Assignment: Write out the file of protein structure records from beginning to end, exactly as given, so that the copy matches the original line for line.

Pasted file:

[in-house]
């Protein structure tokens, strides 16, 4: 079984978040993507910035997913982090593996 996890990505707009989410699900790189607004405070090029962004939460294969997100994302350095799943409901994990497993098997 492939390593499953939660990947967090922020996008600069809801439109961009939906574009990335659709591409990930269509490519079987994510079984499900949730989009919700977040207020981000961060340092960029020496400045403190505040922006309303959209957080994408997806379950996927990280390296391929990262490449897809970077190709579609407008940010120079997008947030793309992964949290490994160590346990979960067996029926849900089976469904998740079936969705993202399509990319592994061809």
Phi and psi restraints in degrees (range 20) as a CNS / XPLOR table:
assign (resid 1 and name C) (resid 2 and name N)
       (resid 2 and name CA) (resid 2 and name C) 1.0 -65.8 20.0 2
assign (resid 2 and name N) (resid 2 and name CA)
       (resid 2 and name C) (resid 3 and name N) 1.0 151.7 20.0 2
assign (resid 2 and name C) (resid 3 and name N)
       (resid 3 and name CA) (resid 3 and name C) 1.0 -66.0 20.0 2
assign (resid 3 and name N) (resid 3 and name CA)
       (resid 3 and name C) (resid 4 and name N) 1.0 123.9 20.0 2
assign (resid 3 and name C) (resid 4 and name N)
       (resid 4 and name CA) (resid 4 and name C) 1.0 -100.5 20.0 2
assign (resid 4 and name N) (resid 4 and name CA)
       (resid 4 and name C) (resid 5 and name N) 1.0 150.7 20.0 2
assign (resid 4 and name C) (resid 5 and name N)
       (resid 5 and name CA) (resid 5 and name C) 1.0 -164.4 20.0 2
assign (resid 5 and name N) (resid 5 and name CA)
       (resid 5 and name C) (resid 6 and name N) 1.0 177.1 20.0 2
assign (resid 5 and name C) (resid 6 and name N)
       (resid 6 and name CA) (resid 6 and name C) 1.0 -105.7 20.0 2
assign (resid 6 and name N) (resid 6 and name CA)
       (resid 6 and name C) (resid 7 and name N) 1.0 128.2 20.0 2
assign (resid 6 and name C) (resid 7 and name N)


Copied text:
[in-house]
């Protein structure tokens, strides 16, 4: 079984978040993507910035997913982090593996 996890990505707009989410699900790189607004405070090029962004939460294969997100994302350095799943409901994990497993098997 492939390593499953939660990947967090922020996008600069809801439109961009939906574009990335659709591409990930269509490519079987994510079984499900949730989009919700977040207020981000961060340092960029020496400045403190505040922006309303959209957080994408997806379950996927990280390296391929990262490449897809970077190709579609407008940010120079997008947030793309992964949290490994160590346990979960067996029926849900089976469904998740079936969705993202399509990319592994061809």
Phi and psi restraints in degrees (range 20) as a CNS / XPLOR table:
assign (resid 1 and name C) (resid 2 and name N)
       (resid 2 and name CA) (resid 2 and name C) 1.0 -65.8 20.0 2
assign (resid 2 and name N) (resid 2 and name CA)
       (resid 2 and name C) (resid 3 and name N) 1.0 151.7 20.0 2
assign (resid 2 and name C) (resid 3 and name N)
       (resid 3 and name CA) (resid 3 and name C) 1.0 -66.0 20.0 2
assign (resid 3 and name N) (resid 3 and name CA)
       (resid 3 and name C) (resid 4 and name N) 1.0 123.9 20.0 2
assign (resid 3 and name C) (resid 4 and name N)
       (resid 4 and name CA) (resid 4 and name C) 1.0 -100.5 20.0 2
assign (resid 4 and name N) (resid 4 and name CA)
       (resid 4 and name C) (resid 5 and name N) 1.0 150.7 20.0 2
assign (resid 4 and name C) (resid 5 and name N)
       (resid 5 and name CA) (resid 5 and name C) 1.0 -164.4 20.0 2
assign (resid 5 and name N) (resid 5 and name CA)
       (resid 5 and name C) (resid 6 and name N) 1.0 177.1 20.0 2
assign (resid 5 and name C) (resid 6 and name N)
       (resid 6 and name CA) (resid 6 and name C) 1.0 -105.7 20.0 2
assign (resid 6 and name N) (resid 6 and name CA)
       (resid 6 and name C) (resid 7 and name N) 1.0 128.2 20.0 2
assign (resid 6 and name C) (resid 7 and name N)